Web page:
One year ago
»» Paul Singer introduced a board of directors at then-$17.1 billion Elliott Management Corporation, a group that would take control should Singer no longer run the firm, “whether by death, incapacity, or otherwise,” according to a letter sent to investors. Changes in control of the firm, including the loss of Singer and co-CIO Jonathan Pollock or the introduction of a new management team, would also allow investors to redeem any or all of their investments.
None of those scenarios have come to pass in the past year. Singer and Pollack are still alive and kicking—the former gave a rousing speech last month at the SALT conference in Las Vegas—and the firm continues to accumulate assets. It is up to $19.2 billion according to the latest AR Billion Dollar Club. The offshore Elliott International fund has returned 3.10% this year through the end of May, according to an investor, compared with a 2.48% gain for the AR Composite Index.
Katrina Allen, an external spokeswoman for Elliott, declined to comment.
See also: Paul Singer on AR’s Rich List • Former Elliott trader plans convertible arbitrage fund
»» Bill Ackman, the activist chief of $10.4 billion Pershing Square Capital Management, considered a $3 billion initial public offering as a way to raise more permanent money.
Despite 2011 being an unremarkable year for his multistrategy Pershing Square International fund (it lost 1.1%), the plans are reportedly going forward for even more cash than was earlier anticipated. Ackman now intends to list next year on a “major exchange” to raise $4 billion, the Financial Times reported in April.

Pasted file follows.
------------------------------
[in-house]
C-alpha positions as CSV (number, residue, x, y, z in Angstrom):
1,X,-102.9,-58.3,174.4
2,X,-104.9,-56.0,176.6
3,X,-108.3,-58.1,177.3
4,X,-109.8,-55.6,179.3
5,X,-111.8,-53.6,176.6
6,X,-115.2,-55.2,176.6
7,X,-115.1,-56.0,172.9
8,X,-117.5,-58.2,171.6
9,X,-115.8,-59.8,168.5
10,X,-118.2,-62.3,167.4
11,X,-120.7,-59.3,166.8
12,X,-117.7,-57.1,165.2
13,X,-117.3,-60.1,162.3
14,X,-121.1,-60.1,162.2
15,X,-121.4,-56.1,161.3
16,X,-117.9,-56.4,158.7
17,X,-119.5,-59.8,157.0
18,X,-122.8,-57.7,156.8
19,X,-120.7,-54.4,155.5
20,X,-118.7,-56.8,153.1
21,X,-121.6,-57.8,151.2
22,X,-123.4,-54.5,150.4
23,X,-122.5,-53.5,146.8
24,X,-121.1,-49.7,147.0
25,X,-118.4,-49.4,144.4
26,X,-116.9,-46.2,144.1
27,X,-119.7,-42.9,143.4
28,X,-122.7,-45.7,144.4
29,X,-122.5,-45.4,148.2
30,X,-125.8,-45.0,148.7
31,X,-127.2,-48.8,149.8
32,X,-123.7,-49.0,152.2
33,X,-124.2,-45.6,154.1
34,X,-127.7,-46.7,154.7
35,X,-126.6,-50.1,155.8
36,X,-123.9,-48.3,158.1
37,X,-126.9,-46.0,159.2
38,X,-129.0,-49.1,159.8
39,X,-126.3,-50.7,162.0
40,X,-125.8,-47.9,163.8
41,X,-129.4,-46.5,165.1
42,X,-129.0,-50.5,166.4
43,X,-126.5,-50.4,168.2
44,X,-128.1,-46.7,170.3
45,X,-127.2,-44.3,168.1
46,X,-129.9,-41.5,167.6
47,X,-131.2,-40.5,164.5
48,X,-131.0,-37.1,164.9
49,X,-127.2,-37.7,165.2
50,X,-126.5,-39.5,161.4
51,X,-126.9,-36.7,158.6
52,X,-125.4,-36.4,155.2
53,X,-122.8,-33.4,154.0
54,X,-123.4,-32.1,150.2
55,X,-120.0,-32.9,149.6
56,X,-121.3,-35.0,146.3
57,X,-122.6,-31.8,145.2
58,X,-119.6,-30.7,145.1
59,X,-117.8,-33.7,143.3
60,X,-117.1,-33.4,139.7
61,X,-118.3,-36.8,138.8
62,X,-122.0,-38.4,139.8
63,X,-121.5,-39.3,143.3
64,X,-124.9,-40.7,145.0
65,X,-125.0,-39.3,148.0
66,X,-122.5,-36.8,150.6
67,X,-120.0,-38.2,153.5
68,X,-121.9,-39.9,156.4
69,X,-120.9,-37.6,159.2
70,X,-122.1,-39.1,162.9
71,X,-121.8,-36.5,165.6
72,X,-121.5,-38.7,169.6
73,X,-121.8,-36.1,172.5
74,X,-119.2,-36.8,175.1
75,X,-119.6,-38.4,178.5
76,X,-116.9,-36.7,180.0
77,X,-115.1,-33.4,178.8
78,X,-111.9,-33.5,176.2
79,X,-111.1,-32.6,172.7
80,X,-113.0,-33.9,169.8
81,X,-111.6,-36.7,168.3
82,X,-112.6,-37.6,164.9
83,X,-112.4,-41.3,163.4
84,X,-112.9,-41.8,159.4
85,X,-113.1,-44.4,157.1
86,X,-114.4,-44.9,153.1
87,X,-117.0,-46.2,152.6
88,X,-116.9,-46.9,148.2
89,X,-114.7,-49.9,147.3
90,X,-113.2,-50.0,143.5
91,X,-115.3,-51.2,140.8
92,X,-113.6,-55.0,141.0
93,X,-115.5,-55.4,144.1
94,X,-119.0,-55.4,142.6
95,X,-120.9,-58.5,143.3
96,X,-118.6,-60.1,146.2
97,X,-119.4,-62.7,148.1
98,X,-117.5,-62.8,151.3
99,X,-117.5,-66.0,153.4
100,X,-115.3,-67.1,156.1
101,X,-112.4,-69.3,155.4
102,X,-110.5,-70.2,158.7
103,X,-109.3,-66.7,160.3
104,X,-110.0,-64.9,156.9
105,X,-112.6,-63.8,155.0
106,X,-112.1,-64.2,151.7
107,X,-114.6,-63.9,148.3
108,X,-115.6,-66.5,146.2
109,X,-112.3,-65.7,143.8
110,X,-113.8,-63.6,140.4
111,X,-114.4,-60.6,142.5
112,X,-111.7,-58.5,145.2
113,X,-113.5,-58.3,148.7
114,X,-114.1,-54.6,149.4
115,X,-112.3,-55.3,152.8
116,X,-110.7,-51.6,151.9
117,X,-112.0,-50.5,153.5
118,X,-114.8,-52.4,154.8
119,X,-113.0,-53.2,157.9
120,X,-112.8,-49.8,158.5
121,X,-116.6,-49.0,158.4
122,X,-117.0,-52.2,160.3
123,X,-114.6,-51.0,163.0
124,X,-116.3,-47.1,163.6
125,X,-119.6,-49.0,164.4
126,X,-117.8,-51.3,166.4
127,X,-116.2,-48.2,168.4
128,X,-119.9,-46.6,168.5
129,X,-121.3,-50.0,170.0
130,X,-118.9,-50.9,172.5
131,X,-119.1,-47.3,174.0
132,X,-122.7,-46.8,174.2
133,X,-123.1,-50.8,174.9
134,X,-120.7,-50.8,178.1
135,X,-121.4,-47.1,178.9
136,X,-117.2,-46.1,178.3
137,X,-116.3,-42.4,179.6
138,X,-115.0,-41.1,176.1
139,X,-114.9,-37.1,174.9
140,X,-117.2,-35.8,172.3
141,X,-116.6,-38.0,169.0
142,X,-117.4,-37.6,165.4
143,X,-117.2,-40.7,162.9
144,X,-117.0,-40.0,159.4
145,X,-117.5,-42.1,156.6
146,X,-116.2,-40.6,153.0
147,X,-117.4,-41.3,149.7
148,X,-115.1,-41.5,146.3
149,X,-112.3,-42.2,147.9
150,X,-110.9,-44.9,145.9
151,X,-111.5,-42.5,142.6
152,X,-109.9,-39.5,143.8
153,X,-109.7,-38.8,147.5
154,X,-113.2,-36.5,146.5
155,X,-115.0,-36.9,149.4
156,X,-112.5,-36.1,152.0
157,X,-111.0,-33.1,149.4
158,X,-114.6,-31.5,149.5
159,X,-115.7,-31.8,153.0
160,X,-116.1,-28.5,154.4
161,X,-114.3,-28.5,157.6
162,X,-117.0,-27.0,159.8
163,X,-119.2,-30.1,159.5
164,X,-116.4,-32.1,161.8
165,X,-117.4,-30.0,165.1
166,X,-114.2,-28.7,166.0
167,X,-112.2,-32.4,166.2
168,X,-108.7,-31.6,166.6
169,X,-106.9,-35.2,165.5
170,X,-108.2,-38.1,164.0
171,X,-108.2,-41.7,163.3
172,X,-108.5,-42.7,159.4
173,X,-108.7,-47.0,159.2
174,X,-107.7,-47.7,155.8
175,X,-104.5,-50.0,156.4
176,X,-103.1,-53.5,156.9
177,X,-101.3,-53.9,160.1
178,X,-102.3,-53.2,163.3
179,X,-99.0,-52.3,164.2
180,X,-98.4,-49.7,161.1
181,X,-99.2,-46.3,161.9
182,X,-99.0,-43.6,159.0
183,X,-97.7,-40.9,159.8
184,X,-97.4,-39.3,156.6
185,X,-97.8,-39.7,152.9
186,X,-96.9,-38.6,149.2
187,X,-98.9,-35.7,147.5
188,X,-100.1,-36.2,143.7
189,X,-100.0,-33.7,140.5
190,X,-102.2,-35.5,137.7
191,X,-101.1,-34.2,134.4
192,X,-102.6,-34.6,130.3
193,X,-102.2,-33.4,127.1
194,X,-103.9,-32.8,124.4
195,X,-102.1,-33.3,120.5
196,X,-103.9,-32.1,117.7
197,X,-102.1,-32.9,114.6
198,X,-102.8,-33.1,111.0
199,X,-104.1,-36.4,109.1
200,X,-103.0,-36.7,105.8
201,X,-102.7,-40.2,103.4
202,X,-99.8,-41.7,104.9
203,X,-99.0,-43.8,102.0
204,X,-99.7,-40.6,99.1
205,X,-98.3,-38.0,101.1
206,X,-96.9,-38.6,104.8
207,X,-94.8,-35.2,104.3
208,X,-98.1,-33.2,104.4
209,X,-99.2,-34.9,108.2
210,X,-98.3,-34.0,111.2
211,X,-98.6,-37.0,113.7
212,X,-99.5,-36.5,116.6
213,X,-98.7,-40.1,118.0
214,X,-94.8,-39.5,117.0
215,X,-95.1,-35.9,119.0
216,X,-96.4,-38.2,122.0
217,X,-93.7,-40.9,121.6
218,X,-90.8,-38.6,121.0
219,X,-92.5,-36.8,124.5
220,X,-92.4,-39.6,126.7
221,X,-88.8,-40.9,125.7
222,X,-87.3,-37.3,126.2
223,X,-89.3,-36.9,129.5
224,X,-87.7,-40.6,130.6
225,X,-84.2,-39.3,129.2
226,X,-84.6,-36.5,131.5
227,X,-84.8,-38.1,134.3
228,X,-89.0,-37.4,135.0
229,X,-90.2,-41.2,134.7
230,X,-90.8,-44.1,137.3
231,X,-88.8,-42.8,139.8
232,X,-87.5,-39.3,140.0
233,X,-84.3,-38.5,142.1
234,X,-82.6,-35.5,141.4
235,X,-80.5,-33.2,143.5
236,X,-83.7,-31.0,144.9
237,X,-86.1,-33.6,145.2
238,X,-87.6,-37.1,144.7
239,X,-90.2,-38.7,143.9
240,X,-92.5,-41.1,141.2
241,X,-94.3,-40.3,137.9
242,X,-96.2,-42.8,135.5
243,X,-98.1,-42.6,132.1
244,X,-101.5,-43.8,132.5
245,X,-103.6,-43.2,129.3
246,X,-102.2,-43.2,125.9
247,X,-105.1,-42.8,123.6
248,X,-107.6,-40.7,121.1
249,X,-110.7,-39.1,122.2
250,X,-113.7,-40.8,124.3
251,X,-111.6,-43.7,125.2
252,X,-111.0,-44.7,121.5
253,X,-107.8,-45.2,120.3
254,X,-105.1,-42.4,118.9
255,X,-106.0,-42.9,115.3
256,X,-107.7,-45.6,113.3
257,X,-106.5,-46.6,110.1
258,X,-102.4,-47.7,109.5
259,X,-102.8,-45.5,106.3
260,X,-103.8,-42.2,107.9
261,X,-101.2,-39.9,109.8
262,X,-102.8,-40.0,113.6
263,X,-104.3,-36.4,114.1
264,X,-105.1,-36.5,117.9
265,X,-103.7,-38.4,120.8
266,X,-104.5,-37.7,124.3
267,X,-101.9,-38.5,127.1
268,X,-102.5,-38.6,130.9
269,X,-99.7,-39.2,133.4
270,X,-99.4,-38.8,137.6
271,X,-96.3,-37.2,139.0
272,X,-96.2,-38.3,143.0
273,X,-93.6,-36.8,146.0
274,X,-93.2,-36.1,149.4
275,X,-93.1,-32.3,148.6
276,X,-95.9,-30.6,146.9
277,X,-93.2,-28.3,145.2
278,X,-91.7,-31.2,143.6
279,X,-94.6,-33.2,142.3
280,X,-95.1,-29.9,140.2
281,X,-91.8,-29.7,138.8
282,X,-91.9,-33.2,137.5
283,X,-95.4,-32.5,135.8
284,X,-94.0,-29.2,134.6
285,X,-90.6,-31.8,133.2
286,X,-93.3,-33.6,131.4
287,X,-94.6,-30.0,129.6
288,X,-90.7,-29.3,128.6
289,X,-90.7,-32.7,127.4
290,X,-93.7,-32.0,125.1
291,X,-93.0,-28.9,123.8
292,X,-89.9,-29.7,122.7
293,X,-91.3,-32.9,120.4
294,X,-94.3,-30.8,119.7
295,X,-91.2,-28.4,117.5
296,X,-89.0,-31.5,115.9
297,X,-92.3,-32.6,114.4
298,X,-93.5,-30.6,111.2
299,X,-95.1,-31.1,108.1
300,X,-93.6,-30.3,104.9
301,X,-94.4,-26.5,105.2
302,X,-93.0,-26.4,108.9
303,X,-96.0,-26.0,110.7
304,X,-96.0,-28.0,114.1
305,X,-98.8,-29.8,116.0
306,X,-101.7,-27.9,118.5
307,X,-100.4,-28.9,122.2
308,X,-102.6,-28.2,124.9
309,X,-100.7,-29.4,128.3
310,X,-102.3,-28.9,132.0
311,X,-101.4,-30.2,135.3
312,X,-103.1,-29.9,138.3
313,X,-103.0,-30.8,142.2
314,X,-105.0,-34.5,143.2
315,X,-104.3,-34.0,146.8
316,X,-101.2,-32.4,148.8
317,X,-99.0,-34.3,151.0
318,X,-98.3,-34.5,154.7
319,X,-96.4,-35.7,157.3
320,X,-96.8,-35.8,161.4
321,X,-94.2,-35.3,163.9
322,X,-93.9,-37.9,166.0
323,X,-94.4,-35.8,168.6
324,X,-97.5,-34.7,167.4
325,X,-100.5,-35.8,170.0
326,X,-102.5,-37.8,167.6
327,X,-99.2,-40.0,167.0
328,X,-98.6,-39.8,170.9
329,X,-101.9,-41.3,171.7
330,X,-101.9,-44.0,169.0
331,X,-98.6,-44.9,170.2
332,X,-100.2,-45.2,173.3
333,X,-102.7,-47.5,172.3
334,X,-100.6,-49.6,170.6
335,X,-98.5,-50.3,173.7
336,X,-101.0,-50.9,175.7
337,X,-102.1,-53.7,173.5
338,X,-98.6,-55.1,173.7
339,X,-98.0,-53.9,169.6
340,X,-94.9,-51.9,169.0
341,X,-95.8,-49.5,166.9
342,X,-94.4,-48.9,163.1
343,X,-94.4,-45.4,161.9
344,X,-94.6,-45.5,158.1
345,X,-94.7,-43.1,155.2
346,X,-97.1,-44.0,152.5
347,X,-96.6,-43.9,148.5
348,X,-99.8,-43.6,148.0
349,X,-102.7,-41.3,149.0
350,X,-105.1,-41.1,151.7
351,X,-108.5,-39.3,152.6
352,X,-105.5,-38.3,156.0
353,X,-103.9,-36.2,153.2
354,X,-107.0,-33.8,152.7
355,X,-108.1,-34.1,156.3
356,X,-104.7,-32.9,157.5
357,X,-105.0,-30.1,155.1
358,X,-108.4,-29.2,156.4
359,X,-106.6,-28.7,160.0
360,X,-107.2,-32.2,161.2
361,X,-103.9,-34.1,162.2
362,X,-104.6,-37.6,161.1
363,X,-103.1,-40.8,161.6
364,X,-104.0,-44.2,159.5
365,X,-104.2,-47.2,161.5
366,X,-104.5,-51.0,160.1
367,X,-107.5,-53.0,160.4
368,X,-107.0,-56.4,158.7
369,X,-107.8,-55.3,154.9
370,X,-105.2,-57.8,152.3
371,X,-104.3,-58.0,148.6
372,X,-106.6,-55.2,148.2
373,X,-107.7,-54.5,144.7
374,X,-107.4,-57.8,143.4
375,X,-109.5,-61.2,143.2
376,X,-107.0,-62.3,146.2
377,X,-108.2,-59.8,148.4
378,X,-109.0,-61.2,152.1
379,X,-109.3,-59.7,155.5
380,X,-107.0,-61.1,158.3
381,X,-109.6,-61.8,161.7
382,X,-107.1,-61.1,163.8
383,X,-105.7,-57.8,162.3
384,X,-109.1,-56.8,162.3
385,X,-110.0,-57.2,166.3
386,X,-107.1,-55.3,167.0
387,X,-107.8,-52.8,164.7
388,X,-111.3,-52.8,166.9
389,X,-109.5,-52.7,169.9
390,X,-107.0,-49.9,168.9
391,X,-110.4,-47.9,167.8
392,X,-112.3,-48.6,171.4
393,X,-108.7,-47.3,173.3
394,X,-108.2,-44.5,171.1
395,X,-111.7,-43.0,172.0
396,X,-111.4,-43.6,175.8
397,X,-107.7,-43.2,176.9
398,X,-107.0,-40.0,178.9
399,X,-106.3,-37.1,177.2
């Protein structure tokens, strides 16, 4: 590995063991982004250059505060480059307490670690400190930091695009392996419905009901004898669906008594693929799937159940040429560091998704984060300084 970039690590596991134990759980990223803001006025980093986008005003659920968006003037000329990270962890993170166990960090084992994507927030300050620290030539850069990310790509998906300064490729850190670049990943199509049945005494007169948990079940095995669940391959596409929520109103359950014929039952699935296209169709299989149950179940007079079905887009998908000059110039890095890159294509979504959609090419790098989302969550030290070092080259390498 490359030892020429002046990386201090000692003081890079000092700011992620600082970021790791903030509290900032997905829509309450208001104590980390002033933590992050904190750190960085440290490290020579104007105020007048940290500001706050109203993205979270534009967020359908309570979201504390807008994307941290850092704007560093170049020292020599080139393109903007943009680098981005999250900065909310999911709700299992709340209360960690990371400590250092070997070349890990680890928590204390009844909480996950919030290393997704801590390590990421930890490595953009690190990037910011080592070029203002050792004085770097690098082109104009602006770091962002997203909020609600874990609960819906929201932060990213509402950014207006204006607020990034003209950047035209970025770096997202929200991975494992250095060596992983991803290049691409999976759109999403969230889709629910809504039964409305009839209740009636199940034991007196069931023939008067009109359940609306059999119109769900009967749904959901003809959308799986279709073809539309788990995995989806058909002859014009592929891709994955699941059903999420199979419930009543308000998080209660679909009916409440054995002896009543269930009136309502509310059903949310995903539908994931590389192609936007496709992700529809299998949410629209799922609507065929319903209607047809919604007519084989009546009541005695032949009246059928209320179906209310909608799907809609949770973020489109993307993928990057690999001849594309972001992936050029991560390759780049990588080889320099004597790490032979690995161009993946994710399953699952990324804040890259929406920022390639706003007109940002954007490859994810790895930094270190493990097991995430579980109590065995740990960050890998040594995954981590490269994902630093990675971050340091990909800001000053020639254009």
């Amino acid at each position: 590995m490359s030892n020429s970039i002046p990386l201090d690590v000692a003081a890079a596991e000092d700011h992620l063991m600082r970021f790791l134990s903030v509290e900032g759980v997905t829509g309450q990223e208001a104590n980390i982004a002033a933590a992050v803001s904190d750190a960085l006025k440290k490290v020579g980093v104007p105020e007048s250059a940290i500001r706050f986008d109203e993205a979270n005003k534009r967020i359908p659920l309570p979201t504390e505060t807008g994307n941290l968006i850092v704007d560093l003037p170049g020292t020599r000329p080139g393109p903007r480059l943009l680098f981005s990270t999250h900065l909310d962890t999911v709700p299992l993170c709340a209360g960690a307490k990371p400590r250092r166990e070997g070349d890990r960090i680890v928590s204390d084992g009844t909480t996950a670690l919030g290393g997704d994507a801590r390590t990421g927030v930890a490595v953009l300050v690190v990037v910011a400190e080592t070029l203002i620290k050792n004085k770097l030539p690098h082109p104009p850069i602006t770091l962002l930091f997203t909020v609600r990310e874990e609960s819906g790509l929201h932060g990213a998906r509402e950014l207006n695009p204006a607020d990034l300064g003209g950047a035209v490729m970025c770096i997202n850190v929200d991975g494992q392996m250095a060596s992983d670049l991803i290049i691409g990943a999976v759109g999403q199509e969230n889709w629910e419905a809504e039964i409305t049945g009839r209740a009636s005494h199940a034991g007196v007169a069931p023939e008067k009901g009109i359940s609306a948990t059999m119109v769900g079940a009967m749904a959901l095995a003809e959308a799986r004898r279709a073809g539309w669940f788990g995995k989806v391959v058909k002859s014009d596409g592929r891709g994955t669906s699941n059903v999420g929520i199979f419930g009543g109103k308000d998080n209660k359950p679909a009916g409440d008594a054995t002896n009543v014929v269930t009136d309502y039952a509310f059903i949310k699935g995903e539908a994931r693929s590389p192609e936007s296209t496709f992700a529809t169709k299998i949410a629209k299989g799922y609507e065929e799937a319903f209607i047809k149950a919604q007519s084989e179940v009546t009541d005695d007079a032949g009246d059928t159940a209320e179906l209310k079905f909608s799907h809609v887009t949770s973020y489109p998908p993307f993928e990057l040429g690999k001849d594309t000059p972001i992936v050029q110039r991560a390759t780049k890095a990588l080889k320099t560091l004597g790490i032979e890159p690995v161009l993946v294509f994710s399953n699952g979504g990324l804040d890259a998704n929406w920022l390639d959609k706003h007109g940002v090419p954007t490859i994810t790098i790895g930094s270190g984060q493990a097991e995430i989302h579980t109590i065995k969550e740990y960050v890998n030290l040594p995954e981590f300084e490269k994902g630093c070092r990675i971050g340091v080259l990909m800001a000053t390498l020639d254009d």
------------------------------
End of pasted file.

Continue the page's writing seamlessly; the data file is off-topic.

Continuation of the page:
In the meantime, Pershing Square International is up 2.43% this year through the end of May, just lagging the 2.73% return for the AR Multistrategy Index in the same time period.
A Pershing Square spokesperson did not immediately respond to a request for comment.
See also: Ackman gives $10 million to aid human rights • Ackman wins big on 2011 Ira Sohn picks • Pershing Square Foundation goes off-Broadway with $25 million gift
Five years ago
»» Eddie Lampert’s ESL Investments was in the midst of boom times, opening to $3-5 billion in new capital off its existing $18 billion base.
Reality hit hard, however, as hedge funds were caught up an asset flight post-2008. ESL was down to $9.71 billion two years later, and now manages approximately $6.70 billion (a five-year lockup on investments may have helped staunch even more bleeding). Lampert recently unveiled his own flight: ESL announced it was moving its headquarters to state-income-tax-free Florida, from its longtime home in Greenwich, Conn.
ESL did not immediately respond to a request for comment.
See also: AR’s recent deep dive examining ESL’s Sears bet: So crazy it might work?